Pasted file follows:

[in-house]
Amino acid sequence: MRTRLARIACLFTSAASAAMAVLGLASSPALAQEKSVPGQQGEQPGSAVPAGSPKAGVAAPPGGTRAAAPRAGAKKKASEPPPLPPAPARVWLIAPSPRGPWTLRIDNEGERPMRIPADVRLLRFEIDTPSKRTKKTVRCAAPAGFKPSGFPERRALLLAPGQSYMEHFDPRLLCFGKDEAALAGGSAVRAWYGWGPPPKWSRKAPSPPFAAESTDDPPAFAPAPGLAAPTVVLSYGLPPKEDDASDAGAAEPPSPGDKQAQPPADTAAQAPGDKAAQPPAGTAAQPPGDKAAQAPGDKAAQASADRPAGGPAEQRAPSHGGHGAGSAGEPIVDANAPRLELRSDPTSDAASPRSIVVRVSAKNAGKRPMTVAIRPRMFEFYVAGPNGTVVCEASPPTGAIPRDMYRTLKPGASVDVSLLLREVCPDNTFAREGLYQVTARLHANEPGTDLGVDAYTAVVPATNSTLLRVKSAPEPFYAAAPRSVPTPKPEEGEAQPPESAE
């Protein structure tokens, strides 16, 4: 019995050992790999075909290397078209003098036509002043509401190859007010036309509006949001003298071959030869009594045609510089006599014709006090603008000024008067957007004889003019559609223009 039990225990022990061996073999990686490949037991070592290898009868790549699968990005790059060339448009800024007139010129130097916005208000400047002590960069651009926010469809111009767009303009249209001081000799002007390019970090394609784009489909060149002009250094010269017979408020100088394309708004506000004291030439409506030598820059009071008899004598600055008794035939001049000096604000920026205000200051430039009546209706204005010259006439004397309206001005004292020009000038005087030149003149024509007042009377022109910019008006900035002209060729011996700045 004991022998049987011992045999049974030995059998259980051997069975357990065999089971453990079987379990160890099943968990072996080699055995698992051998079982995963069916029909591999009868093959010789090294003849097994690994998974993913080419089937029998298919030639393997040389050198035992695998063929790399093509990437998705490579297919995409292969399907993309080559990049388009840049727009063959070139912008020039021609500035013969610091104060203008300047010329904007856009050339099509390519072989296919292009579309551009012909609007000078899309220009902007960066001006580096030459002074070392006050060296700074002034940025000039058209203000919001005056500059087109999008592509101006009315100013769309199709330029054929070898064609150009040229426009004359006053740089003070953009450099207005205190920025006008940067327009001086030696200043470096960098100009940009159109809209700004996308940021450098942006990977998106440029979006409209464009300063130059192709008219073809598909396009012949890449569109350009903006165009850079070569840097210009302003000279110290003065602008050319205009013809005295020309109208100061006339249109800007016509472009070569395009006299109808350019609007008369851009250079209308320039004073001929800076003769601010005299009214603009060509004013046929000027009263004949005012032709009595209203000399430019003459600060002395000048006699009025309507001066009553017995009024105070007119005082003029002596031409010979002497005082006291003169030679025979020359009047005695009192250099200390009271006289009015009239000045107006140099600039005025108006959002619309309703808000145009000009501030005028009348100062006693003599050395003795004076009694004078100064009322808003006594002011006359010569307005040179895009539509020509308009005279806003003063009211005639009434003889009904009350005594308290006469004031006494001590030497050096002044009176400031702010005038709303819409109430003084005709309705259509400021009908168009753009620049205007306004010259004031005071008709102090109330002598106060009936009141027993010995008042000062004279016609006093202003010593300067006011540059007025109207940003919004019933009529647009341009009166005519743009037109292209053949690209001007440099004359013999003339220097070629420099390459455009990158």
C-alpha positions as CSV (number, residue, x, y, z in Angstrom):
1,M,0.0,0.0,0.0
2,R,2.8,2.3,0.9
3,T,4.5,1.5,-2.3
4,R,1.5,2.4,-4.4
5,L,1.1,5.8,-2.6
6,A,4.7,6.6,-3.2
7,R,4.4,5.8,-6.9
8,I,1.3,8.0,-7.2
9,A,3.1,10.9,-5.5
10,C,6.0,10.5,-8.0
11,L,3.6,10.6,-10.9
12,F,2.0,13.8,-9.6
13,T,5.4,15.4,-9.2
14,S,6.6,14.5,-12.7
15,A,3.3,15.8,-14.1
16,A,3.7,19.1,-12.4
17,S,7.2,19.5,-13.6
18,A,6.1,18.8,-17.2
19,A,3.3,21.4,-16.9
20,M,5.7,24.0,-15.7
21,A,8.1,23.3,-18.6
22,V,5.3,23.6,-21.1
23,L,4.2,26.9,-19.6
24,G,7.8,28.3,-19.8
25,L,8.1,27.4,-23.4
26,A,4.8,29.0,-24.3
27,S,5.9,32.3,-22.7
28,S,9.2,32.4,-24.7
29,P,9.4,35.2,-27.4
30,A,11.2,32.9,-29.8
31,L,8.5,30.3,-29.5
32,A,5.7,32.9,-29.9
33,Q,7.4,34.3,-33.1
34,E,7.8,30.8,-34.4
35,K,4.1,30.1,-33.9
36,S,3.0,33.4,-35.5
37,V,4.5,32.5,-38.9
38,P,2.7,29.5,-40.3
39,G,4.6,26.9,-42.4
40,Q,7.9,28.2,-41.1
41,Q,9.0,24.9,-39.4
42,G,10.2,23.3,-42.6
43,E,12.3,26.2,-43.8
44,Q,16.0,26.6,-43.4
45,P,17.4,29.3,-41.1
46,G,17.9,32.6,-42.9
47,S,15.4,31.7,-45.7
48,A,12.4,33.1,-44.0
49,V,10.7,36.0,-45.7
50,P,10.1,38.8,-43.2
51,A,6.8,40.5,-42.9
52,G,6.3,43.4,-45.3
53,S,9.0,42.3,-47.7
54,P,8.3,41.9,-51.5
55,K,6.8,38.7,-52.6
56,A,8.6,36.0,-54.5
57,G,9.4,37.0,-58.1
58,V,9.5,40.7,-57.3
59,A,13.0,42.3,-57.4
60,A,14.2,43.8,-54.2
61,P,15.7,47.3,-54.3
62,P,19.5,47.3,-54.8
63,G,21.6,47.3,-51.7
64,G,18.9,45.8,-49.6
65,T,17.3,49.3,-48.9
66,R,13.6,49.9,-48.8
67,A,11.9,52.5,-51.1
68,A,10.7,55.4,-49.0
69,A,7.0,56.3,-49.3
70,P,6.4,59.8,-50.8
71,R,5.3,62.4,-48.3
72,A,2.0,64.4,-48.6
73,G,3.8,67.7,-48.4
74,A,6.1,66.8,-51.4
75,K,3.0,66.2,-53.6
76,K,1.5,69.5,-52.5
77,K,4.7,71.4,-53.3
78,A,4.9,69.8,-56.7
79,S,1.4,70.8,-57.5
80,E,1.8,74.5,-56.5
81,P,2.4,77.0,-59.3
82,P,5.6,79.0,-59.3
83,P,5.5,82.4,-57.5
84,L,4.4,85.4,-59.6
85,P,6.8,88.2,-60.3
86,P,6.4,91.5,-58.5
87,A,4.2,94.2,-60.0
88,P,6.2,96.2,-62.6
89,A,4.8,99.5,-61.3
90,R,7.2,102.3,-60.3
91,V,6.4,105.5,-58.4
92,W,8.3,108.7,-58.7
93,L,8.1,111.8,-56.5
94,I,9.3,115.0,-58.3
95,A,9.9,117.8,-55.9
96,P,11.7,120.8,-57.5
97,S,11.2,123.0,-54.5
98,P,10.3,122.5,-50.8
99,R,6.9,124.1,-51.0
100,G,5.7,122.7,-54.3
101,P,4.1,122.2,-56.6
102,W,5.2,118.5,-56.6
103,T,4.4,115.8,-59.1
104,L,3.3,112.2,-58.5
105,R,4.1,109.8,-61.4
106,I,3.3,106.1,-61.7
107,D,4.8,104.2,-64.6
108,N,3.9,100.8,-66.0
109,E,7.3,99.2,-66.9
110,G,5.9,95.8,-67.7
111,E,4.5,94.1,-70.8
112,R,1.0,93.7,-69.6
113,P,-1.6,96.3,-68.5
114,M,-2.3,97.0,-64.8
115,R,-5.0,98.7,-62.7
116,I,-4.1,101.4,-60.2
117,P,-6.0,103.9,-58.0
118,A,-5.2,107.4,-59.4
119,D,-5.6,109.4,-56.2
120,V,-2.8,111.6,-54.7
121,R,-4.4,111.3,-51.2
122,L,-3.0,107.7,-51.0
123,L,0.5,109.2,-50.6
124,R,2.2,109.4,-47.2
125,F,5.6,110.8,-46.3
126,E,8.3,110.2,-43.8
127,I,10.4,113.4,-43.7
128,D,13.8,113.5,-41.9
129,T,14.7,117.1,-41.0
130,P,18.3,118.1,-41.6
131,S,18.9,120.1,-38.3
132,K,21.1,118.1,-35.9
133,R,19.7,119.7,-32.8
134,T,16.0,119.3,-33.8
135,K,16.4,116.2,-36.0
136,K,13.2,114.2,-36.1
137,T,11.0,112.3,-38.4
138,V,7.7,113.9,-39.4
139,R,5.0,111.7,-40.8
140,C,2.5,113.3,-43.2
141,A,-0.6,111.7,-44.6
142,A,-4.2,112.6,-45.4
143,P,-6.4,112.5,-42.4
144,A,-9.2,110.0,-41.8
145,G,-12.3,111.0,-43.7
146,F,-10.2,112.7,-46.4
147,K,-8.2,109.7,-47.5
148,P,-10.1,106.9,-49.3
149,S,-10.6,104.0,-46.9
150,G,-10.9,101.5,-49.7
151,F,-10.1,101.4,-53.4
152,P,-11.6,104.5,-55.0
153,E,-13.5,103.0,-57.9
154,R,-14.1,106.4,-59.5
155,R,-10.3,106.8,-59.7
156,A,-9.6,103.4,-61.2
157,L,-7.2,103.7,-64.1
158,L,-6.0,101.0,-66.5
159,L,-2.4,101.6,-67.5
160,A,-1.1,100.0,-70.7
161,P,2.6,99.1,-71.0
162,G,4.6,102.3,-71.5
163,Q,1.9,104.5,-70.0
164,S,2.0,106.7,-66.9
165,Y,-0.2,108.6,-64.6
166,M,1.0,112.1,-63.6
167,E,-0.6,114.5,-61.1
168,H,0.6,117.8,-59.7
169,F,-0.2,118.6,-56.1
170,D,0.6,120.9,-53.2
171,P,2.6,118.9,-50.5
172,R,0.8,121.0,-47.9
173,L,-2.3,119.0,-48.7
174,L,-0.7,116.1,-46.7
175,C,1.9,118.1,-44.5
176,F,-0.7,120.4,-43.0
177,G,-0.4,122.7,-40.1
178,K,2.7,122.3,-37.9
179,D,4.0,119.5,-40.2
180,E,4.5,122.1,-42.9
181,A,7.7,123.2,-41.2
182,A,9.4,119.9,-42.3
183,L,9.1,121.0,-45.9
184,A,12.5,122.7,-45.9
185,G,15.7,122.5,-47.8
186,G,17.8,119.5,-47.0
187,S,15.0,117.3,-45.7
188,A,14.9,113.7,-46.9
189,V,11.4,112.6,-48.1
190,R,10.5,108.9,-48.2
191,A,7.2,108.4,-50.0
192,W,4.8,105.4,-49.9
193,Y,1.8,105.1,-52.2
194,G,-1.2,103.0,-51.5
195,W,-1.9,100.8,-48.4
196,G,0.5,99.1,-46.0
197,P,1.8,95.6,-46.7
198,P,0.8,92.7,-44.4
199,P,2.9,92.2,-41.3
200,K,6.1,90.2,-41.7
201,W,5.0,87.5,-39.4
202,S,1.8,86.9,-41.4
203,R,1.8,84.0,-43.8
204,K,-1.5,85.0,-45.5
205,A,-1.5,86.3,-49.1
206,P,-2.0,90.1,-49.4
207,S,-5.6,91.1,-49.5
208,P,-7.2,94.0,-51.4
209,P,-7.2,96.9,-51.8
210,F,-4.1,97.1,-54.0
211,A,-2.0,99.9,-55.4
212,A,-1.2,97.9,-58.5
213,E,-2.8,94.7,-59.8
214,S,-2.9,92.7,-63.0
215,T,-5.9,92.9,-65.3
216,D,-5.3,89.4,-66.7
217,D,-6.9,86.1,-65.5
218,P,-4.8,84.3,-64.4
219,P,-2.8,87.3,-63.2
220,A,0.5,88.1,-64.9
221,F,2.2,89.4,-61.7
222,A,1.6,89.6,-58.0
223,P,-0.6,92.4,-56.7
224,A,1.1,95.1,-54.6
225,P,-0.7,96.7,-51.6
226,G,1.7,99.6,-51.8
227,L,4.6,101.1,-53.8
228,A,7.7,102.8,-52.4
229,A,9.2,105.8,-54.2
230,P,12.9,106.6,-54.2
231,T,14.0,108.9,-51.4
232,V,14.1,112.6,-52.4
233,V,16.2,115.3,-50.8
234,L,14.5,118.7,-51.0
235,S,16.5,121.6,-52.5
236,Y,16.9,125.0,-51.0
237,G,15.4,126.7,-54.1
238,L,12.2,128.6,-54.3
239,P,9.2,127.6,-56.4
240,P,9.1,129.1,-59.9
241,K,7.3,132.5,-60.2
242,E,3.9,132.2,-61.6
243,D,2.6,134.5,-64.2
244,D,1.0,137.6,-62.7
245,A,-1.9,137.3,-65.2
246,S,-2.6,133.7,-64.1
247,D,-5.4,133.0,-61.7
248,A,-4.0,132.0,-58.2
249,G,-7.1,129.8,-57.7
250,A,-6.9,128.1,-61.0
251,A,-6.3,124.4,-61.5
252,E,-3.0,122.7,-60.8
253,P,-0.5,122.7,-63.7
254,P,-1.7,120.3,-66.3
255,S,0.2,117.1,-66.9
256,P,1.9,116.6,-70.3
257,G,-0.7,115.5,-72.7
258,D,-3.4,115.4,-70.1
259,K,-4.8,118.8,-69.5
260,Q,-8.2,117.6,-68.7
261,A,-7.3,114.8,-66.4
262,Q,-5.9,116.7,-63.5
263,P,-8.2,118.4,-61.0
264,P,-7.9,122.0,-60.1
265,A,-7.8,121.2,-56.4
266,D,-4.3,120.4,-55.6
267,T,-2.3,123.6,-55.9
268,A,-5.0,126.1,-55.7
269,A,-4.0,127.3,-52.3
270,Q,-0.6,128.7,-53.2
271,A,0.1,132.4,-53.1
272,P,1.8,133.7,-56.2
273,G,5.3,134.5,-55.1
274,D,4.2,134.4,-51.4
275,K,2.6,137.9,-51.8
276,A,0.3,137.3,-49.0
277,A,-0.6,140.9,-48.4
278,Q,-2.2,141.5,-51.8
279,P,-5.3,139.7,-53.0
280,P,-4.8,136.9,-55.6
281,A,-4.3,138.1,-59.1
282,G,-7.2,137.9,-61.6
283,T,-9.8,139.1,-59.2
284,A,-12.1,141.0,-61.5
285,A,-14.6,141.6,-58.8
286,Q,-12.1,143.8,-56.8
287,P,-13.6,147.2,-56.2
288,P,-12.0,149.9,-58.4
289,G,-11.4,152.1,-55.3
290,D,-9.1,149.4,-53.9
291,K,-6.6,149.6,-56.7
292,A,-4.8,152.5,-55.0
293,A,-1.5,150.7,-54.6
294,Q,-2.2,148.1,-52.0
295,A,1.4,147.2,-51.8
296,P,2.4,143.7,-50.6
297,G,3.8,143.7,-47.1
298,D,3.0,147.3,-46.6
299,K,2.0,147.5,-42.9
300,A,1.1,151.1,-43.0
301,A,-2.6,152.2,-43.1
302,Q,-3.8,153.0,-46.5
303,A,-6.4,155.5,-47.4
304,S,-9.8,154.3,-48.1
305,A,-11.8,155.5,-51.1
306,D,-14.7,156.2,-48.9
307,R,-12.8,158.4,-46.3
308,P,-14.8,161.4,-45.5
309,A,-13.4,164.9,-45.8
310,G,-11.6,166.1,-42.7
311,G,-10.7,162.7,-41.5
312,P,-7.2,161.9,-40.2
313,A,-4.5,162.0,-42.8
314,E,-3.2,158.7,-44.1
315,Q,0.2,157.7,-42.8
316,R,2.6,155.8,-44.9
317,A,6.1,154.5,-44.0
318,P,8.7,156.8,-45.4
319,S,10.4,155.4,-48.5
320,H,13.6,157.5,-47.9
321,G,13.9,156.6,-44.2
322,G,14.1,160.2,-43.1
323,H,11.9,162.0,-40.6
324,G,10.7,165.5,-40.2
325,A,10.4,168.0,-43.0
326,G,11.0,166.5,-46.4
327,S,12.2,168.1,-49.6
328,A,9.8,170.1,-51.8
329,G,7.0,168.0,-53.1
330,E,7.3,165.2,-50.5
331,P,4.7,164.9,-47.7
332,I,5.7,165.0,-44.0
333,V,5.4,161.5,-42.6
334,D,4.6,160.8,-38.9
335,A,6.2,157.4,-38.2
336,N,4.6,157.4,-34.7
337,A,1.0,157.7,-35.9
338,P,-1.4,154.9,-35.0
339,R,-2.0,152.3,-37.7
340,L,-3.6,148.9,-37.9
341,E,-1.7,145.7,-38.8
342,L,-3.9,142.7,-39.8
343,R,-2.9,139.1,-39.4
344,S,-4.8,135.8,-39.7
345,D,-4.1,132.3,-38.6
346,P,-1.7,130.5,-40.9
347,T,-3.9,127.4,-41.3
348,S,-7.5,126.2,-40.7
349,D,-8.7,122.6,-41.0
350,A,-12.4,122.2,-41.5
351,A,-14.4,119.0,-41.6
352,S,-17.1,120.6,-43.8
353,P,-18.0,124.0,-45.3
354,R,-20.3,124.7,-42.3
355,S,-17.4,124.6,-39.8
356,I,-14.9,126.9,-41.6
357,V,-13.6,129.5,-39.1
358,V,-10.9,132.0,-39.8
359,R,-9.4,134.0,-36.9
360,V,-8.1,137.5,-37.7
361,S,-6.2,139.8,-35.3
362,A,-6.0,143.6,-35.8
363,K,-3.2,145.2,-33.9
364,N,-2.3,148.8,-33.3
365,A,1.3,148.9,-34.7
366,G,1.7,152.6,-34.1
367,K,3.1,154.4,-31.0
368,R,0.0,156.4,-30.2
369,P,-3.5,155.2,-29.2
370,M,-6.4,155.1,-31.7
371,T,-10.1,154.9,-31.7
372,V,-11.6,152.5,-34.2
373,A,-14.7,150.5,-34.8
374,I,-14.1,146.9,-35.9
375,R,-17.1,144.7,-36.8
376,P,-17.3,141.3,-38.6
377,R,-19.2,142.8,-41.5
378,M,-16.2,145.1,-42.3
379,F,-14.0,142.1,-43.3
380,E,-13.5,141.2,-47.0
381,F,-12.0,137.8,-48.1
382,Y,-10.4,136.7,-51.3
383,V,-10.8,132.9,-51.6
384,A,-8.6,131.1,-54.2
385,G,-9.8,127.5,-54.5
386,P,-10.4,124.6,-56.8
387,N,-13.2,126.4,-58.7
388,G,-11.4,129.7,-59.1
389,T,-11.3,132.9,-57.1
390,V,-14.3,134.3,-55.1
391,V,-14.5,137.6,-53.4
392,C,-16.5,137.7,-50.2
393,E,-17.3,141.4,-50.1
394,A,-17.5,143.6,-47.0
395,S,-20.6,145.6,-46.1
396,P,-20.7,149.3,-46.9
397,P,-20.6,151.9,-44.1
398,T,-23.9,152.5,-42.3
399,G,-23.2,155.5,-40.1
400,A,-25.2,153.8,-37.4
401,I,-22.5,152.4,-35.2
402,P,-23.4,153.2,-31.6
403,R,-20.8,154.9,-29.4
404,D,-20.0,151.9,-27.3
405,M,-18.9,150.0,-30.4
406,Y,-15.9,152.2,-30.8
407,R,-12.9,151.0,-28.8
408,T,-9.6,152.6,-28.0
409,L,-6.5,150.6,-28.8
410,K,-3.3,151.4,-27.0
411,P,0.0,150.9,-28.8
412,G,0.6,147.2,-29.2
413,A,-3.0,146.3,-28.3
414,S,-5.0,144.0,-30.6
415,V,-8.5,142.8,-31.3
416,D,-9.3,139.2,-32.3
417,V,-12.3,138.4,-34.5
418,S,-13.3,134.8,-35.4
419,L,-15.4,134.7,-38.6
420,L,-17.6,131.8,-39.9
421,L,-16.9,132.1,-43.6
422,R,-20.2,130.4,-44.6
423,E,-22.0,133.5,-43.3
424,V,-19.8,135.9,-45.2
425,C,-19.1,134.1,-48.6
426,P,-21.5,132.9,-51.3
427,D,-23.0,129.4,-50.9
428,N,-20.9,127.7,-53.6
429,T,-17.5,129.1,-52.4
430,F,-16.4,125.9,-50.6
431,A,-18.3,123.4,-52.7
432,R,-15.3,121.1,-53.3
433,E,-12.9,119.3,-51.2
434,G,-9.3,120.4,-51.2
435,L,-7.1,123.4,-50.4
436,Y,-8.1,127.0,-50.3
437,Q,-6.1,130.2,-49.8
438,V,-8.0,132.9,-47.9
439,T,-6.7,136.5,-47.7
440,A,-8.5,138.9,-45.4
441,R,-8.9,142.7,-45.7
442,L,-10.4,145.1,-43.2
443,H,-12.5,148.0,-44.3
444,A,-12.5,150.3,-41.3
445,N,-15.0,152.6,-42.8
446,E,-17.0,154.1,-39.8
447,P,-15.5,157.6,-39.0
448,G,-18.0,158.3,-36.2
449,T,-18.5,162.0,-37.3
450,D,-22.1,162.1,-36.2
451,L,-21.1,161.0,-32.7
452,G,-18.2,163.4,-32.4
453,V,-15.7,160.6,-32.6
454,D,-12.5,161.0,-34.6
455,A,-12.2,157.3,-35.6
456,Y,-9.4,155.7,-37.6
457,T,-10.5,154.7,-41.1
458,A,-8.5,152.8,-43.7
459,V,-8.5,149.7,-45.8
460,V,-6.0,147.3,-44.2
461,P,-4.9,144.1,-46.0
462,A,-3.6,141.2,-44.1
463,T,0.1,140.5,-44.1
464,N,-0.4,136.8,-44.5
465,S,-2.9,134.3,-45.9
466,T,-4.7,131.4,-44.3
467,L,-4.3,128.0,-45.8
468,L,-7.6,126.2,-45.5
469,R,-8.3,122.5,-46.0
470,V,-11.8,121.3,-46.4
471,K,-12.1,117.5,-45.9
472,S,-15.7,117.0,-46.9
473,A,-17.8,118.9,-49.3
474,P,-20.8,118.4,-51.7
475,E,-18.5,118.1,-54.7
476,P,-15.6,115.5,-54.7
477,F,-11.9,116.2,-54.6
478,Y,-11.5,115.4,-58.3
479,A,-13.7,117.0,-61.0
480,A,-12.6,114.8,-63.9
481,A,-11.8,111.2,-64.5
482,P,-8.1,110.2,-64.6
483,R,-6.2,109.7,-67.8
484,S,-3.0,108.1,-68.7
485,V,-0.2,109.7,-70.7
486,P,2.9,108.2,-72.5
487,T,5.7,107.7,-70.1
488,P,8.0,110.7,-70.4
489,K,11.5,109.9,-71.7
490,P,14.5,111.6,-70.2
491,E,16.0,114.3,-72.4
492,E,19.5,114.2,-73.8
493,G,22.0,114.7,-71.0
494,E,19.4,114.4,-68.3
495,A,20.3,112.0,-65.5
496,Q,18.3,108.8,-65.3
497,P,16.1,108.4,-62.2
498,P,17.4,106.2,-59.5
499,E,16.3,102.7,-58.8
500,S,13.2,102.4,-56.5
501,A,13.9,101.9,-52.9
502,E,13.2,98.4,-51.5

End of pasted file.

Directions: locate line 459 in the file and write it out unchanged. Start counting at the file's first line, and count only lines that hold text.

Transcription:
455,A,-12.2,157.3,-35.6